Well, have you been waiting for that contrarian review of Manchester by the Sea? This thing has received rapturous reviews and is solidly in the top three award-winners of the year thus far. I was sitting there the whole time like; “Am I a bad person because I’m not really involved with any of these people?” The trailer looked a bit cloying, not nauseatingly so, but you know—cloying. But I thought the final film would be different. Only, not really. It’s canned. And when you consider that this is one of the top award-winners, maybe it just points out that the crop of films this year is particularly weak.
Casey Affleck stars as a super in a Boston building who hears that this brother, up in Manchester, has died. He is suddenly given guardianship of his nephew, whom he has an extensive relationship with, and this brings up a great deal of issues from his past. Not to mention that everyone from his troubled past lives in Manchester, and he keeps running into them.
The problem is the “good” writing and, to a lesser extent, the “good” performances. We know that writer/director Kenneth Lonergan started as a playwright, and this is just good, solid, thoroughly workshopped writing that illuminates the hidden shadows of the human soul while every spark of actual, raw, messy, genuine-seeming human emotion has been cleanly eliminated. Every scene has been carefully calibrated to reveal some affecting piece of the greater emotional puzzle, but what shows most is the calibrating.
So I was never able to lose myself and get into the story, because what I was seeing is The Acclaimed Film. I remained at a distance from all of the characters, and kept a dry eye even during the “big emotional whopper” scenes, because what I was seeing are The Brilliant Performances.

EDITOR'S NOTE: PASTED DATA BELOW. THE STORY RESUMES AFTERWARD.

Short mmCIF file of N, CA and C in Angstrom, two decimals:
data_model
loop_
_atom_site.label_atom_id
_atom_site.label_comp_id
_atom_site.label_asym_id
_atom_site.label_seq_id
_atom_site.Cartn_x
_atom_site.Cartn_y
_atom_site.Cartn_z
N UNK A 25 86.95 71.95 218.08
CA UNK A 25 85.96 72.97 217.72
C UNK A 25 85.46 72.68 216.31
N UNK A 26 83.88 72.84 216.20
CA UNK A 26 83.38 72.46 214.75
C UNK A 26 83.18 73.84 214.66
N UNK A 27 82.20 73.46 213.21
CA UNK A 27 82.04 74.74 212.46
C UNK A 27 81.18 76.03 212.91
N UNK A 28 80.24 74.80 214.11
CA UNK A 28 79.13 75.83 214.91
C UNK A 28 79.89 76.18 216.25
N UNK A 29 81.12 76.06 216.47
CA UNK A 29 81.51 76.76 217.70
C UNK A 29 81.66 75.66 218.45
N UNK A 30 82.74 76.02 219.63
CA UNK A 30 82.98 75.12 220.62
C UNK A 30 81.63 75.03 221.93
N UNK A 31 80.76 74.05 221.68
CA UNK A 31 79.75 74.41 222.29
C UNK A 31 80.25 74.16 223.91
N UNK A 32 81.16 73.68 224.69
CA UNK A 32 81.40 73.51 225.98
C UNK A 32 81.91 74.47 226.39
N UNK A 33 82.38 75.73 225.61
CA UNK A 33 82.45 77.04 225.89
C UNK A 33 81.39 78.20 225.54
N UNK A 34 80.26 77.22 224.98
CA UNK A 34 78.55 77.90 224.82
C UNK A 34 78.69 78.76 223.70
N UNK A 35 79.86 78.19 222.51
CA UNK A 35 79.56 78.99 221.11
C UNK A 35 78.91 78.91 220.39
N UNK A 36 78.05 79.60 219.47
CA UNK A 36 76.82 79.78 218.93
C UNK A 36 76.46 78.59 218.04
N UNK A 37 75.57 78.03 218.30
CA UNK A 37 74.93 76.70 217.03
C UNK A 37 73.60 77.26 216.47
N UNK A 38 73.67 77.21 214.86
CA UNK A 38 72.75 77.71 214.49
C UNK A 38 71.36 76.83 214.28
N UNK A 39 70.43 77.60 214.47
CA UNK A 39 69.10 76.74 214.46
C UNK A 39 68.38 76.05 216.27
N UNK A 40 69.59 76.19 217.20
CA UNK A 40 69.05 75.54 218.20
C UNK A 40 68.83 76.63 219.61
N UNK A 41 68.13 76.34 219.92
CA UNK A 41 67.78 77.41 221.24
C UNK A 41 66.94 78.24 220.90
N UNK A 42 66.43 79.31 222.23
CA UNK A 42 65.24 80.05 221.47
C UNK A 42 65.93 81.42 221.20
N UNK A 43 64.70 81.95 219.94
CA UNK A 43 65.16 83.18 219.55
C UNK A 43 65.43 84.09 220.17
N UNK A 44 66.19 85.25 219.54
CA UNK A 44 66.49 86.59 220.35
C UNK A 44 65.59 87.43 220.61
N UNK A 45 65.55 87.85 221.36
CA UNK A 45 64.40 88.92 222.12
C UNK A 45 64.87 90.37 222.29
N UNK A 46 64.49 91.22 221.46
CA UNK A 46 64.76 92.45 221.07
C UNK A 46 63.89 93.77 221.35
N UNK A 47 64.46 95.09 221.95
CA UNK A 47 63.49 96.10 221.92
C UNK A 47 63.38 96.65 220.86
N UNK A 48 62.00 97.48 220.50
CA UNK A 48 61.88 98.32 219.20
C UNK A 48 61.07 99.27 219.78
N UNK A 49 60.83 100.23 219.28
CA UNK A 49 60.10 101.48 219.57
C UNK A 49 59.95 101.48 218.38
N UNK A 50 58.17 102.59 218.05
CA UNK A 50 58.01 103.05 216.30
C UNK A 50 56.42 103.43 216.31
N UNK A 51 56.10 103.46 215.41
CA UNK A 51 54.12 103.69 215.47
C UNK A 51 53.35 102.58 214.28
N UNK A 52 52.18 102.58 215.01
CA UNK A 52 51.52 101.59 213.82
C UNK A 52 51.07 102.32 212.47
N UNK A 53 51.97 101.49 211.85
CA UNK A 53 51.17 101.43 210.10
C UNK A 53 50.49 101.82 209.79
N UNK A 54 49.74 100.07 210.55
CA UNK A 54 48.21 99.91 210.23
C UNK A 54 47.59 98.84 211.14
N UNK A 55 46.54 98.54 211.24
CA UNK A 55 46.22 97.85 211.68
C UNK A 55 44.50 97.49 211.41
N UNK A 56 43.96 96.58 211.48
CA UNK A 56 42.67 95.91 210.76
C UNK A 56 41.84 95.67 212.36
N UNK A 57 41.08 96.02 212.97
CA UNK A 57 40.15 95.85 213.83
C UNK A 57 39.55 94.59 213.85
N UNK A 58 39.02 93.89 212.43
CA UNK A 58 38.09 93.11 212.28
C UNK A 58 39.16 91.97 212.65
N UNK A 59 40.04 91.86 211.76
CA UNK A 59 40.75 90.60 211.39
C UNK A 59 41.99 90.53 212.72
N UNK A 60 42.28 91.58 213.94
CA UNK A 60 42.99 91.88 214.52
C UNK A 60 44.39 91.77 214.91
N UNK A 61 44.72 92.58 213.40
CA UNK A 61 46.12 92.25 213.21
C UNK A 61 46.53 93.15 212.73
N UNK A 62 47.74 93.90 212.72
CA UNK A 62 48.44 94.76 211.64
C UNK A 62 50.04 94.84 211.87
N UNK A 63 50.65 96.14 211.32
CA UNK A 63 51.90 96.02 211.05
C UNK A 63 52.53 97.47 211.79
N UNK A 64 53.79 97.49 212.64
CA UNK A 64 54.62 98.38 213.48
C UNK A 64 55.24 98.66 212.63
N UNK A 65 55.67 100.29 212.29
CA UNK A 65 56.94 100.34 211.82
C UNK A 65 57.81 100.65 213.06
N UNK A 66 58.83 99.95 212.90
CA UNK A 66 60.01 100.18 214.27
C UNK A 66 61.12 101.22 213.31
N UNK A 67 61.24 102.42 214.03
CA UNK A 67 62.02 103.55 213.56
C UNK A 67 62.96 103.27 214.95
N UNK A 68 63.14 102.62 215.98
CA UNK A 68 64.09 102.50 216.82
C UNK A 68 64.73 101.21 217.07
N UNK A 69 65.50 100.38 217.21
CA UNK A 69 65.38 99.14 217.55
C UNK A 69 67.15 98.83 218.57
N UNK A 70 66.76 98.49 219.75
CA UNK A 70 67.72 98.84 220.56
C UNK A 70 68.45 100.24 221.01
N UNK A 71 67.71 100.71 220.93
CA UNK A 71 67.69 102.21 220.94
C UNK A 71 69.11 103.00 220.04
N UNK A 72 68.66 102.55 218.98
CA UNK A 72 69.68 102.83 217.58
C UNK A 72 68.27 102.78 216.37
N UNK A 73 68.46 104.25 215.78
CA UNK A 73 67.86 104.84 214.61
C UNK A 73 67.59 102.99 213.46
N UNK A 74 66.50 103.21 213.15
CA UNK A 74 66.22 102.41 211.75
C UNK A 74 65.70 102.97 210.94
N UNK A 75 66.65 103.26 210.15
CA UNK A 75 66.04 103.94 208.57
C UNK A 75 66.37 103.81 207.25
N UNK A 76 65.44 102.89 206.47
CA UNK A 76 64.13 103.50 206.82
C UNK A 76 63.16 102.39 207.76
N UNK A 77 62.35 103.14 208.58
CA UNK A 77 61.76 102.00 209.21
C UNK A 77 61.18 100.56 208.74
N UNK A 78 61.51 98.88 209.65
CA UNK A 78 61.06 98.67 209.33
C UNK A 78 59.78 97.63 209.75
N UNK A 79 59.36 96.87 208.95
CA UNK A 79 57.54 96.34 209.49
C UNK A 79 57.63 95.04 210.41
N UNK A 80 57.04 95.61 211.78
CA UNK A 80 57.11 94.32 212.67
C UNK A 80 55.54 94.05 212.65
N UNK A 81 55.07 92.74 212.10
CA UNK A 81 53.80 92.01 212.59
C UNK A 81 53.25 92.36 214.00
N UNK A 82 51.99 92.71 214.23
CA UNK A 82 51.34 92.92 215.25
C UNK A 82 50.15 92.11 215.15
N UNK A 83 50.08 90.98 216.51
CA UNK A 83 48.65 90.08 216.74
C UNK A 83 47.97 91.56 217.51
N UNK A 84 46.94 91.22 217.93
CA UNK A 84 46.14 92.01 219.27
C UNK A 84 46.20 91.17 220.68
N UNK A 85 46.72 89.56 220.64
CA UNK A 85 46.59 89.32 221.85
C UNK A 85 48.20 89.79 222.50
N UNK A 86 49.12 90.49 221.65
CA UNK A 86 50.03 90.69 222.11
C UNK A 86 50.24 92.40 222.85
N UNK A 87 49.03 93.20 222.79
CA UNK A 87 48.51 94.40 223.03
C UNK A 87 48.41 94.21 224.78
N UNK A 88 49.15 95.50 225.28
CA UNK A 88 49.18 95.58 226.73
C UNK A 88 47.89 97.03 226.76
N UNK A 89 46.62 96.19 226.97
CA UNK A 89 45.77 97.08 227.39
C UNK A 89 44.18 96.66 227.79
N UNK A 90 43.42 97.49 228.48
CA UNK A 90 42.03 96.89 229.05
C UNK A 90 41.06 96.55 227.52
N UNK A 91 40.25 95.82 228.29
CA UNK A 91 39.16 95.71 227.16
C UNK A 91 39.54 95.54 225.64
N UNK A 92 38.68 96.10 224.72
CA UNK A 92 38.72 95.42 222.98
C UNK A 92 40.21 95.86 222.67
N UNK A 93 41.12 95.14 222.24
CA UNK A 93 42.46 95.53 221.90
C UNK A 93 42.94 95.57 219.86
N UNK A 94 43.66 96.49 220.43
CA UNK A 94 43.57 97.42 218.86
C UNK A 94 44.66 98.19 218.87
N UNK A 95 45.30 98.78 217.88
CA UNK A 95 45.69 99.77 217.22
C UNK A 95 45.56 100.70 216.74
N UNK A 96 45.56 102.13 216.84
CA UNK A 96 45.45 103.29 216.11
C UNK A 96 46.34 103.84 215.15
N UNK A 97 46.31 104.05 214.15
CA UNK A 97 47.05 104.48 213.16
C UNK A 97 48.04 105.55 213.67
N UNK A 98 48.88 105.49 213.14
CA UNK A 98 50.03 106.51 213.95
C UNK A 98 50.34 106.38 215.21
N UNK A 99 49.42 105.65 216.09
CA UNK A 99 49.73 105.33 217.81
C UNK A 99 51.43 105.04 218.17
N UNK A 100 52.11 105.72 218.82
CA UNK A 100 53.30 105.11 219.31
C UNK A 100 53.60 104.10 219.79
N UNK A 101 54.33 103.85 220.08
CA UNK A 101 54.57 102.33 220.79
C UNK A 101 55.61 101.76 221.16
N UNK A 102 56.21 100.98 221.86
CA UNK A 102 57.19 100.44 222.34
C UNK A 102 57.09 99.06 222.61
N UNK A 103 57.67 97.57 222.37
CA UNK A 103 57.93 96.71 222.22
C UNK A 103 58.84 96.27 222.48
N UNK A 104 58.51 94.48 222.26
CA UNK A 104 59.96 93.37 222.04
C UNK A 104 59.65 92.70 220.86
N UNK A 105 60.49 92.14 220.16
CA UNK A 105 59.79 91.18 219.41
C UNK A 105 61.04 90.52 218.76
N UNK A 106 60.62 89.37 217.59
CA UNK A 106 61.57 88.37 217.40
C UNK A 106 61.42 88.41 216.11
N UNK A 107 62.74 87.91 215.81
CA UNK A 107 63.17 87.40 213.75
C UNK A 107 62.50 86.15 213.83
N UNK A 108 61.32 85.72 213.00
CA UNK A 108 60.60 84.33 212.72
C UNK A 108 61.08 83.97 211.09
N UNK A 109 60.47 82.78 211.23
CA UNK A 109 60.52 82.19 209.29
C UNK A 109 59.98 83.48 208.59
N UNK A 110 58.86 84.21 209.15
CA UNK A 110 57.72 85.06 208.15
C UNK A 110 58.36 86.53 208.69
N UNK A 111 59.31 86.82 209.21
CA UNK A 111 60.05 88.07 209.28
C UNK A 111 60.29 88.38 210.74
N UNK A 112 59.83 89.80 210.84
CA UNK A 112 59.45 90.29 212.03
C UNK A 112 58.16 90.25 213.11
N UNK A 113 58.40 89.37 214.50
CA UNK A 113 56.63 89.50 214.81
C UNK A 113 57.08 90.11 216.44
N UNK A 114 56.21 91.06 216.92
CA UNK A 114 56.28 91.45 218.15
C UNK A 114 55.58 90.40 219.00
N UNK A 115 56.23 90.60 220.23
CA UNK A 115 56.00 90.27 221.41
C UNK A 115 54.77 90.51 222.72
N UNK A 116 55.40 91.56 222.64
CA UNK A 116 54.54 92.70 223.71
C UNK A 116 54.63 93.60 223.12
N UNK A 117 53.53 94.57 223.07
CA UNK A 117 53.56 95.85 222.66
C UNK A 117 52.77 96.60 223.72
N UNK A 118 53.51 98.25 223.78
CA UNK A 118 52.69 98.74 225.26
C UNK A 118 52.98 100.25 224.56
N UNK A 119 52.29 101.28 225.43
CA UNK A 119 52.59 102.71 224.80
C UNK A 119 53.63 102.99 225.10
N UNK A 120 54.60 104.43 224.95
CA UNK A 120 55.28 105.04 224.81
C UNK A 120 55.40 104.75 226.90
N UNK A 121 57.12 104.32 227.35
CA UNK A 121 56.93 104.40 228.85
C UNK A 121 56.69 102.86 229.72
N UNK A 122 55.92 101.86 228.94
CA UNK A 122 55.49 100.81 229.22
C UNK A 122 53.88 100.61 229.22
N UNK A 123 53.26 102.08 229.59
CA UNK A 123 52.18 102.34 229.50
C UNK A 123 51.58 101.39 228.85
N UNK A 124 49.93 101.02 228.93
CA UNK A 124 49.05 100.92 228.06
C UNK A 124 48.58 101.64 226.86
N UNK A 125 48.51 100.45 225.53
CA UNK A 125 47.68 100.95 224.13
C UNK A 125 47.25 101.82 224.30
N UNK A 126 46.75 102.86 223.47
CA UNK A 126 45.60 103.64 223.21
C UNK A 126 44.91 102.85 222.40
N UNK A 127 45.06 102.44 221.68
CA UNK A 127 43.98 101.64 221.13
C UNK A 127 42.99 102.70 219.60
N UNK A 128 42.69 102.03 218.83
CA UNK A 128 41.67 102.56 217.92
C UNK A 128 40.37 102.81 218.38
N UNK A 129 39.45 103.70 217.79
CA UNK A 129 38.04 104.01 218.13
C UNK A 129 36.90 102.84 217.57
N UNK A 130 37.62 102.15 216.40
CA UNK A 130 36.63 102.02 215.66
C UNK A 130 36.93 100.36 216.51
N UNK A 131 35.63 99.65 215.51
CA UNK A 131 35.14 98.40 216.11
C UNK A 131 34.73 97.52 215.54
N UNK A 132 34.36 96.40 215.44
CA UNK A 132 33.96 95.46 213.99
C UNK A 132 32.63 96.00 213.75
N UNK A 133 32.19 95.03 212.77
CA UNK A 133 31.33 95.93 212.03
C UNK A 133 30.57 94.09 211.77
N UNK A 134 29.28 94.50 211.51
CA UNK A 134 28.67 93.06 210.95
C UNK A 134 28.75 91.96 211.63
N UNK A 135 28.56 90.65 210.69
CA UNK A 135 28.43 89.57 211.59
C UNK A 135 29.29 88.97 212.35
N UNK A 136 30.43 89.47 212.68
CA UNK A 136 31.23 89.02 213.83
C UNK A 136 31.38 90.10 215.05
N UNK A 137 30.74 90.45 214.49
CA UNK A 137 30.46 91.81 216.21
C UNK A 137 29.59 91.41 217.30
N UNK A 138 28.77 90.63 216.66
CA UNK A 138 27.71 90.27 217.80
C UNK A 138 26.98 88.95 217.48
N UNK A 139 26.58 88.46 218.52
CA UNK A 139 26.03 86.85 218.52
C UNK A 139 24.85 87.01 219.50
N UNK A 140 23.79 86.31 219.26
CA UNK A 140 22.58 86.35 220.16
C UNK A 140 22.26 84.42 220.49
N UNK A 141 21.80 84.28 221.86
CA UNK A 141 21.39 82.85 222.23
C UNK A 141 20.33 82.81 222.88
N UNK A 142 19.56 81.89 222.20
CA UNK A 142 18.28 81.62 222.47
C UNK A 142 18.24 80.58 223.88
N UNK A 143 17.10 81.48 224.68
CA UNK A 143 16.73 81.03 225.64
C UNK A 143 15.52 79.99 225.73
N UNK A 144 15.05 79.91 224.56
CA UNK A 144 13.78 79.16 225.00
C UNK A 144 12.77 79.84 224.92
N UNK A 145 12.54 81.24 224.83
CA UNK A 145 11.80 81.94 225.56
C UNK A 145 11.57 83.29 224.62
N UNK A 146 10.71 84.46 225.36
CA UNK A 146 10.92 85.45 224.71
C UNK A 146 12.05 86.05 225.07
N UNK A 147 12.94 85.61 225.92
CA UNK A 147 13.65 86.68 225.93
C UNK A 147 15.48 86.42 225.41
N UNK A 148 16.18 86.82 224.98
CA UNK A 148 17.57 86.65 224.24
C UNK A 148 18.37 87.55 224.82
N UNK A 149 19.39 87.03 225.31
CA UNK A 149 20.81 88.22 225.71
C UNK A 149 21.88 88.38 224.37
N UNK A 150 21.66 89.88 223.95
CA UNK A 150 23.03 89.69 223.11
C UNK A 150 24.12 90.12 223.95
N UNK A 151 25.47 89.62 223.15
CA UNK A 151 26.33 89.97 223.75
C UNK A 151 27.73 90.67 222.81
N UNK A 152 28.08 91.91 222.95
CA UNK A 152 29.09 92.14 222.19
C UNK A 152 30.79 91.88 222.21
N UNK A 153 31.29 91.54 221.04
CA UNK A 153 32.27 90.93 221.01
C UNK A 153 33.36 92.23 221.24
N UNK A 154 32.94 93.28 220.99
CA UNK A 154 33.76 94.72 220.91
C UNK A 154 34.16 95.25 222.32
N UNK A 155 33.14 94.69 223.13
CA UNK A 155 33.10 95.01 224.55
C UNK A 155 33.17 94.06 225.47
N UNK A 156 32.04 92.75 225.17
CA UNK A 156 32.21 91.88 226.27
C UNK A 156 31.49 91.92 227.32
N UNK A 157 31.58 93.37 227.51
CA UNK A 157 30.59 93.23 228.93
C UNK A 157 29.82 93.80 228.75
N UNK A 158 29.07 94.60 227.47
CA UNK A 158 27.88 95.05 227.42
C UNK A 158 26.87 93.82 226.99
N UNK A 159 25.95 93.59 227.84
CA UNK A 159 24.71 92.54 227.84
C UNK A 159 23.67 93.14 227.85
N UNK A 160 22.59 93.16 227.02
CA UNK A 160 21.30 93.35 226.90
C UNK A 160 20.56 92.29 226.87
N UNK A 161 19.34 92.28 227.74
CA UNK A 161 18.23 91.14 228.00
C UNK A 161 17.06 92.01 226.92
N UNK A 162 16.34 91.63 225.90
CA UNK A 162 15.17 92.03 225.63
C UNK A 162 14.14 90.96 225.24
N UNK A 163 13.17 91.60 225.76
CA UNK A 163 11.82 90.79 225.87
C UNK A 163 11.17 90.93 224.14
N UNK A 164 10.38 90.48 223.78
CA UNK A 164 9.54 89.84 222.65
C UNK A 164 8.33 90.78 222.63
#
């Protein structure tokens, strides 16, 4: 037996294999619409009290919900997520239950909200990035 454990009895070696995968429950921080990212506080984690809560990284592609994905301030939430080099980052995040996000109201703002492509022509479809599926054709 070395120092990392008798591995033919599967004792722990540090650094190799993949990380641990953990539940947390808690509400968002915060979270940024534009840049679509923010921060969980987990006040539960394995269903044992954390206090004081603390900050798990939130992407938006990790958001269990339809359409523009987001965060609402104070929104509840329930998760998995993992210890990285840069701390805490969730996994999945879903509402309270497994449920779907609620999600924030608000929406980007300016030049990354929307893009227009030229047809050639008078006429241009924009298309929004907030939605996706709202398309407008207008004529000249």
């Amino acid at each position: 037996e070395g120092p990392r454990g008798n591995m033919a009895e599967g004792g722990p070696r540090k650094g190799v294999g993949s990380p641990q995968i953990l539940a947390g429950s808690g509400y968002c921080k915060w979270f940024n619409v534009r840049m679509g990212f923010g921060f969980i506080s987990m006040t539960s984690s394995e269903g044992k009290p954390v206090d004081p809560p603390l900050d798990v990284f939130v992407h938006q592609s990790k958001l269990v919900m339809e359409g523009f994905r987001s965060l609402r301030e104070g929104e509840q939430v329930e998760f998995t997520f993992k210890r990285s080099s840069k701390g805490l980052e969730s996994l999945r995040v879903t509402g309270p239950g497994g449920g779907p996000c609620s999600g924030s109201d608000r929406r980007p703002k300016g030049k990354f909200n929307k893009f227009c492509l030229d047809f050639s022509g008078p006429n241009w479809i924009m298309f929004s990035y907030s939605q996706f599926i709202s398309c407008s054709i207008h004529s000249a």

Lonergan is very skilled at inventing emotionally-rich situations for his characters, and is good at thinking of stories in which an event from a character’s past influences their current circumstances and decisions [see also: Margaret], but his writing is all about how this all fits into the overall emotional arc, and what this reveals about the character’s emotional landscape, but is not about inspiration, intuition, spark or vitality. As they say in Romeo and Juliet, he “kisses by the book.” I would encourage him to start including elements in his writing that he isn’t sure where exactly they fit, what exactly they “mean,” and how it’s all going to fit together to form one precisely-foreseen portrait in which all “surprises” are expected.
Margaret was a bit of a case, in that he spent years trying to edit it, and, while we can only guess what he was undergoing personally with it, finally Martin Scorsese took control of it and edited it into a releasable form, at which point Lonergan, perhaps because he now had something to react to, released his own version. Perhaps the guy just can’t deal with ambiguity, or has extreme filmic performance anxiety. Regardless, this isn’t a waste of time [although in retrospect I wish I’d seen something else], it’s just, to my mind, what currently passes for a “great film” but isn’t actually a great film.